An open-air photography exhibition in the centre of Moscow, November 2017 (4 months before the 2018 Russian presidential election). The exhibition depicts idealised scenes of traditional peasant life in (northern) Russian villages. Photo by Natalia Mamonova, all rights reserved. This is the first article in a second series on ‘confronting authoritarian populism and the rural world’, linked to the Emancipatory Rural Politics Initiative (ERPI). An overview and links to the first series can be found here.
The recent presidential elections returned Vladimir Putin to power for the fourth time. In the elections, rural areas had the largest turnout and the highest percentage of votes for Putin. Why does Putin find his strongest support among the rural population?
Contemporary Russia is often referred to as an example of authoritarian populism. Some even believe that Putin was the first who breached modern liberal democracy and created an authoritarian regime that enjoys popular support by making empty populist promises and exploiting the political short-sightedness of ordinary people.
The Russian regime, however, is somewhat different to what we commonly understand as authoritarian populism. Putin’s governance is not characterised by a genuine anti-establishment and anti-corruption agenda. Moreover, while populist leaders in other countries aim to mobilise and politicise their supporters, Putin’s regime is based on the demobilisation and depoliticisation of the Russian population.
However, depoliticisation is not necessarily in opposition to populism. On the contrary, populist movements often substitute ‘rule by the people’ with a ‘rule for the people’ embodied in their leader, and, thereby, curbing broad political participation. Populism can also be quite an elitist movement, especially ‘populism in power’, where governmental leaders use populist rhetoric and practices to gain popular support and maintain their positions – as is the case in Russia.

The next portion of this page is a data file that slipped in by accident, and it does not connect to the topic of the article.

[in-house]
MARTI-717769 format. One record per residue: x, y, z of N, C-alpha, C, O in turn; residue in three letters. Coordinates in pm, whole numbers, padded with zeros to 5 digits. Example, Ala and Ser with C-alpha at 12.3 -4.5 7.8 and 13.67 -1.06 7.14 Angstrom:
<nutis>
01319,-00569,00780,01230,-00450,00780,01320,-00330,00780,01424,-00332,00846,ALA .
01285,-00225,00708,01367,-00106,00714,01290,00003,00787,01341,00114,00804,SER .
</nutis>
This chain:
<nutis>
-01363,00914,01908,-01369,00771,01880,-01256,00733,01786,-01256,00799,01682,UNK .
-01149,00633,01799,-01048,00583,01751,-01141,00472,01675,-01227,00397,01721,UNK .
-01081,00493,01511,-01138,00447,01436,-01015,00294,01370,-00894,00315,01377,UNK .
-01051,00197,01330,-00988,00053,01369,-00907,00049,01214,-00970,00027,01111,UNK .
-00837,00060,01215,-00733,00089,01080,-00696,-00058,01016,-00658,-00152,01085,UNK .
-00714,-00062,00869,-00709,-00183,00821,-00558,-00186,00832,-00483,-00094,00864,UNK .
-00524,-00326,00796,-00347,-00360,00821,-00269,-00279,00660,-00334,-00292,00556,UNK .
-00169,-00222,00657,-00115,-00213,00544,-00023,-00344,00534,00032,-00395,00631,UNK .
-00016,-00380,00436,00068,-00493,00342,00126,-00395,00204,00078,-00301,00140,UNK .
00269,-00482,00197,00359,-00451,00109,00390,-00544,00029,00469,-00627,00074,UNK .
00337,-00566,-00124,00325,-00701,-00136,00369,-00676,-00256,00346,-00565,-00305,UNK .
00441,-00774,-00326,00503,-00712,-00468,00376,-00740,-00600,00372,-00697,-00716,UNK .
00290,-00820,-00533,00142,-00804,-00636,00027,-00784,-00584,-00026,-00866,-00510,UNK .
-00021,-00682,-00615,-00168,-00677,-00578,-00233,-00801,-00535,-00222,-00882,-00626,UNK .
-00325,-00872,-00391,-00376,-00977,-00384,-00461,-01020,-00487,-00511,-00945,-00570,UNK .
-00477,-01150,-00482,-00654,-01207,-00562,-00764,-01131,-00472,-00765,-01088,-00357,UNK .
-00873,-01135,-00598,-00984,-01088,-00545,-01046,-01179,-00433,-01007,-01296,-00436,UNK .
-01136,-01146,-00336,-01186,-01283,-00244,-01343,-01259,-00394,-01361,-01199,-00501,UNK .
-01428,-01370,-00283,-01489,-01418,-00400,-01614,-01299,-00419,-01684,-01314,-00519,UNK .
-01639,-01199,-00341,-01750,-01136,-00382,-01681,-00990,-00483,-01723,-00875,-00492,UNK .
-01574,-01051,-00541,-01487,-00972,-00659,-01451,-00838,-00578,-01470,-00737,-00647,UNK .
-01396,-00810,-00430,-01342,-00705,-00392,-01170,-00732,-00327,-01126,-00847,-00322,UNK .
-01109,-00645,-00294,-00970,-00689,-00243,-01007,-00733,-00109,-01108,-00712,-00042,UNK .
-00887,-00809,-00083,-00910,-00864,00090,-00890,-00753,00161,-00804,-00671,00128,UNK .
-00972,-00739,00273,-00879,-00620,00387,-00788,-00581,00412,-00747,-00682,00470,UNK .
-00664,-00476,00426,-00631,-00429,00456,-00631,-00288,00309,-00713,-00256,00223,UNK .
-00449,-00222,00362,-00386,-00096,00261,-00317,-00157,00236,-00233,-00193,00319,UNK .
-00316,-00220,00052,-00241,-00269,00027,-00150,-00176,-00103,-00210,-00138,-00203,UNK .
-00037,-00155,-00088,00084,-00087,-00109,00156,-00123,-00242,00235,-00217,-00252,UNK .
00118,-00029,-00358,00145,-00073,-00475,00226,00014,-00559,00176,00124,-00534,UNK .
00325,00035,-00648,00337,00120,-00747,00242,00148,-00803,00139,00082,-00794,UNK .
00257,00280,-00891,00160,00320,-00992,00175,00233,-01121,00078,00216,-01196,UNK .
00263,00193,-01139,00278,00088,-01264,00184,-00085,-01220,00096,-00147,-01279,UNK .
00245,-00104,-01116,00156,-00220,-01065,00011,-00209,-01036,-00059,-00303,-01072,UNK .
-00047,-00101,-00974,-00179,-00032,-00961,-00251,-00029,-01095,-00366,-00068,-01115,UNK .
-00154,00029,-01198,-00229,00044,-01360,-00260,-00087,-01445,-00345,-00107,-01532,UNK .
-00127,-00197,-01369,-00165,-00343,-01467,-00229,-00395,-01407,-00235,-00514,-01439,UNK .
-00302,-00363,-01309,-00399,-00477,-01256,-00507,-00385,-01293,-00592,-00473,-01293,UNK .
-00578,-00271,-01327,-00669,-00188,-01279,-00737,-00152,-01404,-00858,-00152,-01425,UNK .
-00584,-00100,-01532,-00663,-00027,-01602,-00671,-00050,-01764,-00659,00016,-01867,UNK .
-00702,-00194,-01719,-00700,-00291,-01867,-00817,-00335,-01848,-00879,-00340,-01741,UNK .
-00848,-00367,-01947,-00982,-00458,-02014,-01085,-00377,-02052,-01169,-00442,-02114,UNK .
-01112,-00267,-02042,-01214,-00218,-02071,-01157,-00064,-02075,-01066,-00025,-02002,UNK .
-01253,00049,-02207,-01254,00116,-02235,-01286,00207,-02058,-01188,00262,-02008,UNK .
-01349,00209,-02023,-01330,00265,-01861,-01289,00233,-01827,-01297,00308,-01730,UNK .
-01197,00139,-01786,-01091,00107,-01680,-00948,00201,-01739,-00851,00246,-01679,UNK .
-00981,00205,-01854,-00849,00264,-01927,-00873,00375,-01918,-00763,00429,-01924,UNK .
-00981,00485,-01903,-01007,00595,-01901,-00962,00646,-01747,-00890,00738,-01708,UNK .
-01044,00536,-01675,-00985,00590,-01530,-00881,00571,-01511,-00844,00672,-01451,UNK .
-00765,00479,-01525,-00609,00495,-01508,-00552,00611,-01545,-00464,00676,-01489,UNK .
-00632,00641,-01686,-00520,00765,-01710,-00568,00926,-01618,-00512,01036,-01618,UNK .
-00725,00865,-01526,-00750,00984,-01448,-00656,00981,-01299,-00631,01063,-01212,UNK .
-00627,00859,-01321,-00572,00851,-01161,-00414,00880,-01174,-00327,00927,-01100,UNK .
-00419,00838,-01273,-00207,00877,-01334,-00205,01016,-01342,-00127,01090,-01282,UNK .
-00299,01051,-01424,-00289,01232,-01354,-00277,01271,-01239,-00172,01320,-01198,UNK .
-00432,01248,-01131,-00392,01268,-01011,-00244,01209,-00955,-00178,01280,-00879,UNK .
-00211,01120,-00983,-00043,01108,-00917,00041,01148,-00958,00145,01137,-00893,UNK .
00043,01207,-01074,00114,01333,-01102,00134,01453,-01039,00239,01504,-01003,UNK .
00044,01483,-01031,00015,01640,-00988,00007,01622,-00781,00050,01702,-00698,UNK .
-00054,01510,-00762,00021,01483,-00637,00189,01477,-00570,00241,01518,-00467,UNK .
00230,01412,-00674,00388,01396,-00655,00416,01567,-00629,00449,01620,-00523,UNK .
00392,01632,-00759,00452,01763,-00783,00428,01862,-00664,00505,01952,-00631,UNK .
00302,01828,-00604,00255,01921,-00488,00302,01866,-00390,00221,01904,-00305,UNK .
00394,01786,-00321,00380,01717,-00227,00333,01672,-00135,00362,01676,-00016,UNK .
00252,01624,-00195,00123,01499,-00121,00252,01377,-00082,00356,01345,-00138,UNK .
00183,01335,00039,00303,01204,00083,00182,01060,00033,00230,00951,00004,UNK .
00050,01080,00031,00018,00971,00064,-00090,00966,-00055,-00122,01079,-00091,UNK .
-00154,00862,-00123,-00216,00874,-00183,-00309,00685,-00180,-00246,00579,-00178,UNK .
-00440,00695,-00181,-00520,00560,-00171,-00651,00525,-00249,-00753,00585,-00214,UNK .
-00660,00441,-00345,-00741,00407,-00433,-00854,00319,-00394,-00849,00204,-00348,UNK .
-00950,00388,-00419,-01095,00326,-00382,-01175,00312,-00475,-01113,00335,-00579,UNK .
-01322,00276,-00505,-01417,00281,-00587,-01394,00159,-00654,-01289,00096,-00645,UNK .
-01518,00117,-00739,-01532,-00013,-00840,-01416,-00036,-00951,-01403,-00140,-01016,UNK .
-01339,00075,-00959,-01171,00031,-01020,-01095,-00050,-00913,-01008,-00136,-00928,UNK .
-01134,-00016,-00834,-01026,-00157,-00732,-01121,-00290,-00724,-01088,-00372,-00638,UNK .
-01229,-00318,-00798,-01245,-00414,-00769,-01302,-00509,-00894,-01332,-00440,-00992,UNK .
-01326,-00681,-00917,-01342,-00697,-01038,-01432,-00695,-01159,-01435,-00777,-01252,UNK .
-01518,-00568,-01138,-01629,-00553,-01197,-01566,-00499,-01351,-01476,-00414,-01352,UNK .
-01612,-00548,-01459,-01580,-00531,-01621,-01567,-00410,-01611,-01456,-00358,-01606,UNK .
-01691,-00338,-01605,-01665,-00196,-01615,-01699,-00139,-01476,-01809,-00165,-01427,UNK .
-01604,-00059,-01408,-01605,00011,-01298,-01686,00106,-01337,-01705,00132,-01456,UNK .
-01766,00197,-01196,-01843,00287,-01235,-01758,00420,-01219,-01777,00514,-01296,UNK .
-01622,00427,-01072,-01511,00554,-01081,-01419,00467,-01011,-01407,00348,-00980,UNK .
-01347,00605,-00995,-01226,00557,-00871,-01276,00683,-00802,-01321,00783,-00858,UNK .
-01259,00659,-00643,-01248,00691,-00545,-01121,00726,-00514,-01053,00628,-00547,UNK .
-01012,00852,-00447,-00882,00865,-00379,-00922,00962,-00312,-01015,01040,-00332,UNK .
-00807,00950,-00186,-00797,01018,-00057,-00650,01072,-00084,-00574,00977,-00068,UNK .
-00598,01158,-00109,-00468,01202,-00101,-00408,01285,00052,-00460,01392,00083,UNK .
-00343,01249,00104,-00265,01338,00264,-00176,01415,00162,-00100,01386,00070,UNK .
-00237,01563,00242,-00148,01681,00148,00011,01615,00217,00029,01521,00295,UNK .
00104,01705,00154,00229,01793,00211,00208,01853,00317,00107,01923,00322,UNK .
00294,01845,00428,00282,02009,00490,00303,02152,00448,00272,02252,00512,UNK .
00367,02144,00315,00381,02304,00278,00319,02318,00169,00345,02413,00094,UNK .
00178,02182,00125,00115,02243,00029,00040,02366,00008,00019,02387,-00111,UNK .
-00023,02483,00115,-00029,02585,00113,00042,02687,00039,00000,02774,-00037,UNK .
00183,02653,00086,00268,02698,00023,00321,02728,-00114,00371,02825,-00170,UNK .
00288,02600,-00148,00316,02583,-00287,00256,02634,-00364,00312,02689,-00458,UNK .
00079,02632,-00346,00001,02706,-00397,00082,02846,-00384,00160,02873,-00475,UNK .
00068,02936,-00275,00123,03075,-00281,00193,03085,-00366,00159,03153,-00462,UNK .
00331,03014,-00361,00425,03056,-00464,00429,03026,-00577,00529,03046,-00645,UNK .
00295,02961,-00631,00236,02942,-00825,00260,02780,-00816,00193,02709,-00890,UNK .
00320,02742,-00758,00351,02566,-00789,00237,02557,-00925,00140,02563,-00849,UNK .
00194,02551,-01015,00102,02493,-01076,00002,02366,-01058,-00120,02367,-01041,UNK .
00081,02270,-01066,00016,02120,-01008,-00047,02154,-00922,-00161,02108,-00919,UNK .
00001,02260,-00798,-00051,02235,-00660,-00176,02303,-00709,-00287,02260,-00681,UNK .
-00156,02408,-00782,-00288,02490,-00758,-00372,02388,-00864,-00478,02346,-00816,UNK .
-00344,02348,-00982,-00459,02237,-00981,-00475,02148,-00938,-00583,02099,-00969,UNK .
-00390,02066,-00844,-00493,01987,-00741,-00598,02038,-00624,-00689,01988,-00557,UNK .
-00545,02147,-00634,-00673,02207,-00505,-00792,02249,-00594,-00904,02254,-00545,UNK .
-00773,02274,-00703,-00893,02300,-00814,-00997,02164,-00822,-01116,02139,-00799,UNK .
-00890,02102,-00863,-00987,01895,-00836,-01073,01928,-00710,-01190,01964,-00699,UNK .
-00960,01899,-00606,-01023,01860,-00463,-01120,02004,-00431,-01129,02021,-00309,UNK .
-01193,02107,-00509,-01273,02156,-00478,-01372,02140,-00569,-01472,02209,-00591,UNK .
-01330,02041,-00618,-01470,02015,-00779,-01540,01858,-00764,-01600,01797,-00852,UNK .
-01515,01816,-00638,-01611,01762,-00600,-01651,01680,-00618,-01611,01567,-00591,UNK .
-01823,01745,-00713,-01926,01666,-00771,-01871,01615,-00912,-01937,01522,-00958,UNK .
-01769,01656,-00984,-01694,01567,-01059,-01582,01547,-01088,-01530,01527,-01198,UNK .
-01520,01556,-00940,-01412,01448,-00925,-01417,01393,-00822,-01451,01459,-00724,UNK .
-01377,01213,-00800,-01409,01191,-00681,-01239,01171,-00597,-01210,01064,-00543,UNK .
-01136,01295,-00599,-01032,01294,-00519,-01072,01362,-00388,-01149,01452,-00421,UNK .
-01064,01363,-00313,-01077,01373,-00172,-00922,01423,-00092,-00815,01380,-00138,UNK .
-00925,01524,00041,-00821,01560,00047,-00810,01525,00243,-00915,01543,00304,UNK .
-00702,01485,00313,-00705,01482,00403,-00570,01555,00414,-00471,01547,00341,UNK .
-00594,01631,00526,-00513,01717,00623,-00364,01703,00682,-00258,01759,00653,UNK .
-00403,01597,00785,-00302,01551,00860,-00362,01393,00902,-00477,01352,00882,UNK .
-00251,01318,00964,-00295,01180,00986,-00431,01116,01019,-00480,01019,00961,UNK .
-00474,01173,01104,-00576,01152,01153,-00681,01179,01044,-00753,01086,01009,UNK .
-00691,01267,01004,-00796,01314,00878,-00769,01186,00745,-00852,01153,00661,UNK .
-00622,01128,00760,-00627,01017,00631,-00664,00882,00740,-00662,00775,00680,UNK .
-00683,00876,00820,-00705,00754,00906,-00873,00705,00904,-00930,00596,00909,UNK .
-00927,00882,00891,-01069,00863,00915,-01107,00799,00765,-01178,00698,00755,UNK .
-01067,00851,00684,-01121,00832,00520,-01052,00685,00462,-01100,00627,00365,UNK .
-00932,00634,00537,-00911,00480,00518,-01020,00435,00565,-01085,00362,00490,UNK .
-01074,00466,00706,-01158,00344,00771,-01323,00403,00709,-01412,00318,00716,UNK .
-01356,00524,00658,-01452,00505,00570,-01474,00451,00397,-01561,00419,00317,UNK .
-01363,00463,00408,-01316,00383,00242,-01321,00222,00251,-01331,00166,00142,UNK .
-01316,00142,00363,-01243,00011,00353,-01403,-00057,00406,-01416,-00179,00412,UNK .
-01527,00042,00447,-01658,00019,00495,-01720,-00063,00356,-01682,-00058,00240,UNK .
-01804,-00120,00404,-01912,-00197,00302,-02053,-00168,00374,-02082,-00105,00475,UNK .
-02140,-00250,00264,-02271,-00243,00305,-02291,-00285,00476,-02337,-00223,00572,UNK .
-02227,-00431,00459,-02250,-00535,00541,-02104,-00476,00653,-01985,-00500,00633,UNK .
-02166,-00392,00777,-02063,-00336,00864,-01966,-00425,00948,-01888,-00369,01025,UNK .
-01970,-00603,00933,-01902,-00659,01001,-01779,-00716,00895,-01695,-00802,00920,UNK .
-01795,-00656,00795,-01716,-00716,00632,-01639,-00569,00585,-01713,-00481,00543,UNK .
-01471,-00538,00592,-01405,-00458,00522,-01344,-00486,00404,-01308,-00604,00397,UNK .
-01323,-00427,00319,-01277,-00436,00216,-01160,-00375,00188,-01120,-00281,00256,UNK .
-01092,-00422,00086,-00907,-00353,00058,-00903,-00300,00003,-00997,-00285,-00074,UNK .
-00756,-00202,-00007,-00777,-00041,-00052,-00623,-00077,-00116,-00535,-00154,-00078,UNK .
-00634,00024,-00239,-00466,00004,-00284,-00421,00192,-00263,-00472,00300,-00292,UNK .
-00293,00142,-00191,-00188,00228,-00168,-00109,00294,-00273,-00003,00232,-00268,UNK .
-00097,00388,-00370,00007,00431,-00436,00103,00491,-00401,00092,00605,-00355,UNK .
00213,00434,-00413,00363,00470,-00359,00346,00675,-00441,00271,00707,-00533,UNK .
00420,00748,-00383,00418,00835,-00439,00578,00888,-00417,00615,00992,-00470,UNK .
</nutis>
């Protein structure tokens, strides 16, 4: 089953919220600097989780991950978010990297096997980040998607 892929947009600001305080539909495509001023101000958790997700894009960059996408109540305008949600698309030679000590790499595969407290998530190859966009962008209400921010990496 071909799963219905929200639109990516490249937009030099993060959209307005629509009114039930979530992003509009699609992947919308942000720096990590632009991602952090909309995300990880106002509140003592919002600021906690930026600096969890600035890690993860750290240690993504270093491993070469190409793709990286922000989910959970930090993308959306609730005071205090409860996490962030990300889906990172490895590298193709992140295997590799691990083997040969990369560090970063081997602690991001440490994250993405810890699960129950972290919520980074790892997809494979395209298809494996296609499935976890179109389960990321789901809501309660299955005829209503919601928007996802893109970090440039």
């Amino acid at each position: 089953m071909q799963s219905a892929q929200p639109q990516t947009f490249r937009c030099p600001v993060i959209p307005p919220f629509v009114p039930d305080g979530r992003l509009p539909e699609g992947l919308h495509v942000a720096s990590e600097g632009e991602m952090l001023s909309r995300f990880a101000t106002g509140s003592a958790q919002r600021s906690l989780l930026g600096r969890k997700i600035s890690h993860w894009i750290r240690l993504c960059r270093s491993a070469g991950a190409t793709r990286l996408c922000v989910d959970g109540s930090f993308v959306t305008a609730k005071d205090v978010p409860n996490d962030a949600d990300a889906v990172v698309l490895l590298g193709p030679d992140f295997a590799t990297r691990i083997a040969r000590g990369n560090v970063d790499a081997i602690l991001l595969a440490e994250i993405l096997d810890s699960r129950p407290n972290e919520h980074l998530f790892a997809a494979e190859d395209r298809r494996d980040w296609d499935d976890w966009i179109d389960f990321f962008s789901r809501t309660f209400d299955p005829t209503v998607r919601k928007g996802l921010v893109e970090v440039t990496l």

Putin’s rural base
Putin’s authoritarian populism has a strong rural basis in Russia. According to a recent public opinion poll by the Levada-Centre, 70% of Russian villagers express an outright positive attitude towards Putin (62.5% of urban dwellers are of the same opinion). Rural Russians are the major supporters of key features of authoritarian populism: strongman leadership, authoritarian governance, populist unity between the leader and the ordinary people, nostalgia for past glories and confrontation with the ‘Others’ (in the Russian case – the ‘Others’ abroad). For example, 45% of villagers believe that Russia needs strongman leadership, and 61% regret the collapse of the Soviet Union (in urban areas, these figures are 35% and 56%, respectively).
In a recent ERPI Working Paper, ‘Understanding the silent majority in authoritarian populism: What can we learn from popular support for Putin in rural Russia?’, I distinguished three main assumptions and shortcomings in understanding popular support for authoritarian populism:
- supporters of authoritarian populism are commonly portrayed as ‘irrational’ ‘simple’ people, who vote against their self-interest, as they are not sophisticated enough to resist the propaganda they encounter;
- supporters of authoritarian populism are studied as a homogeneous group, without attempting to distinguish different motives and interests among them;
- the existing analysis often overlooks the political economy and structures of domination that gave rise to authoritarian populism.
By studying rural support for Putin’s governance, I can reveal that Putin’s supporters are not as homogeneous or as naïve as some would think, and that the agrarian property regime and power relations in the countryside define the political position of different rural groups.